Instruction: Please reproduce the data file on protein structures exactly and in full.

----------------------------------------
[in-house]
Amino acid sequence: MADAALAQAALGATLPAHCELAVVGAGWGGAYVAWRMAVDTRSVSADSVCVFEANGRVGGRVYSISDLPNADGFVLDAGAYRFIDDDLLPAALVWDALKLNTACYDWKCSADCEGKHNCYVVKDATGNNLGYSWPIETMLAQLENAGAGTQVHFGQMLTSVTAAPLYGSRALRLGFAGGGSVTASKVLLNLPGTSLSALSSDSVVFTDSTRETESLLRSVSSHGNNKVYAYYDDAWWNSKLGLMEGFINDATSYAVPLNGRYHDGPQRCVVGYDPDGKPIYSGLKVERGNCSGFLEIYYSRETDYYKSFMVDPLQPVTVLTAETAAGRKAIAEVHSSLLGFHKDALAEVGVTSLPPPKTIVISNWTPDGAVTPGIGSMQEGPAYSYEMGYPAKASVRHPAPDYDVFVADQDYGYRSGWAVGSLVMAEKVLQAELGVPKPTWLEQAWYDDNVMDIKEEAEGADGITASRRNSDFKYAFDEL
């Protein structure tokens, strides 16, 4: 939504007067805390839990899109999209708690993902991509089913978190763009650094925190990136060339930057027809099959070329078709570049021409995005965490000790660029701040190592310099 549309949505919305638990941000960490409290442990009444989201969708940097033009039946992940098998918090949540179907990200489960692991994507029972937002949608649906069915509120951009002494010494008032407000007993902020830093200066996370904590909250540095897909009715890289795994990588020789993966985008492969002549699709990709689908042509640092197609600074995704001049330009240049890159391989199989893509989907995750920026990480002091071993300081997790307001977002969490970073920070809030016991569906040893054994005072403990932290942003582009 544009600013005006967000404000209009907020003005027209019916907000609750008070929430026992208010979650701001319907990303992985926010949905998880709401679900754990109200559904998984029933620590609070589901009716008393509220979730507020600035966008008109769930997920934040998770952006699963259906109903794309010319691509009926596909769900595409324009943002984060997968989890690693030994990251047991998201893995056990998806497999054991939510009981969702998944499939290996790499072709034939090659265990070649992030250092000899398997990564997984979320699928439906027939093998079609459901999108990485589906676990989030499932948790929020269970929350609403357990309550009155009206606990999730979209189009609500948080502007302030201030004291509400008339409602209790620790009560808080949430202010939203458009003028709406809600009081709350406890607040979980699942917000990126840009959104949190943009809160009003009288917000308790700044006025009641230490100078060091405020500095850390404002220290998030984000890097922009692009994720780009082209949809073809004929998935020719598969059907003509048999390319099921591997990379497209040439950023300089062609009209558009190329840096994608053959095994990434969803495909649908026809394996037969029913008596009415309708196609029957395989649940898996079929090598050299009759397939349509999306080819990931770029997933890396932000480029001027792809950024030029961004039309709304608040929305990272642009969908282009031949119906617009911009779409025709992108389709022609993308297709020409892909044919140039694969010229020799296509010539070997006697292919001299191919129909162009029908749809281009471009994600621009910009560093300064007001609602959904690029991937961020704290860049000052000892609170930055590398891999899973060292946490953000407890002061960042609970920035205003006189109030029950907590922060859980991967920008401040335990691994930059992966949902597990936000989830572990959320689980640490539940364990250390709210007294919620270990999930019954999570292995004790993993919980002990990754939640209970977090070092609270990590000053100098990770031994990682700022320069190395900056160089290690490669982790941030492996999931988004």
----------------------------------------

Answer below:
[in-house]
Amino acid sequence: MADAALAQAALGATLPAHCELAVVGAGWGGAYVAWRMAVDTRSVSADSVCVFEANGRVGGRVYSISDLPNADGFVLDAGAYRFIDDDLLPAALVWDALKLNTACYDWKCSADCEGKHNCYVVKDATGNNLGYSWPIETMLAQLENAGAGTQVHFGQMLTSVTAAPLYGSRALRLGFAGGGSVTASKVLLNLPGTSLSALSSDSVVFTDSTRETESLLRSVSSHGNNKVYAYYDDAWWNSKLGLMEGFINDATSYAVPLNGRYHDGPQRCVVGYDPDGKPIYSGLKVERGNCSGFLEIYYSRETDYYKSFMVDPLQPVTVLTAETAAGRKAIAEVHSSLLGFHKDALAEVGVTSLPPPKTIVISNWTPDGAVTPGIGSMQEGPAYSYEMGYPAKASVRHPAPDYDVFVADQDYGYRSGWAVGSLVMAEKVLQAELGVPKPTWLEQAWYDDNVMDIKEEAEGADGITASRRNSDFKYAFDEL
């Protein structure tokens, strides 16, 4: 939504007067805390839990899109999209708690993902991509089913978190763009650094925190990136060339930057027809099959070329078709570049021409995005965490000790660029701040190592310099 549309949505919305638990941000960490409290442990009444989201969708940097033009039946992940098998918090949540179907990200489960692991994507029972937002949608649906069915509120951009002494010494008032407000007993902020830093200066996370904590909250540095897909009715890289795994990588020789993966985008492969002549699709990709689908042509640092197609600074995704001049330009240049890159391989199989893509989907995750920026990480002091071993300081997790307001977002969490970073920070809030016991569906040893054994005072403990932290942003582009 544009600013005006967000404000209009907020003005027209019916907000609750008070929430026992208010979650701001319907990303992985926010949905998880709401679900754990109200559904998984029933620590609070589901009716008393509220979730507020600035966008008109769930997920934040998770952006699963259906109903794309010319691509009926596909769900595409324009943002984060997968989890690693030994990251047991998201893995056990998806497999054991939510009981969702998944499939290996790499072709034939090659265990070649992030250092000899398997990564997984979320699928439906027939093998079609459901999108990485589906676990989030499932948790929020269970929350609403357990309550009155009206606990999730979209189009609500948080502007302030201030004291509400008339409602209790620790009560808080949430202010939203458009003028709406809600009081709350406890607040979980699942917000990126840009959104949190943009809160009003009288917000308790700044006025009641230490100078060091405020500095850390404002220290998030984000890097922009692009994720780009082209949809073809004929998935020719598969059907003509048999390319099921591997990379497209040439950023300089062609009209558009190329840096994608053959095994990434969803495909649908026809394996037969029913008596009415309708196609029957395989649940898996079929090598050299009759397939349509999306080819990931770029997933890396932000480029001027792809950024030029961004039309709304608040929305990272642009969908282009031949119906617009911009779409025709992108389709022609993308297709020409892909044919140039694969010229020799296509010539070997006697292919001299191919129909162009029908749809281009471009994600621009910009560093300064007001609602959904690029991937961020704290860049000052000892609170930055590398891999899973060292946490953000407890002061960042609970920035205003006189109030029950907590922060859980991967920008401040335990691994930059992966949902597990936000989830572990959320689980640490539940364990250390709210007294919620270990999930019954999570292995004790993993919980002990990754939640209970977090070092609270990590000053100098990770031994990682700022320069190395900056160089290690490669982790941030492996999931988004």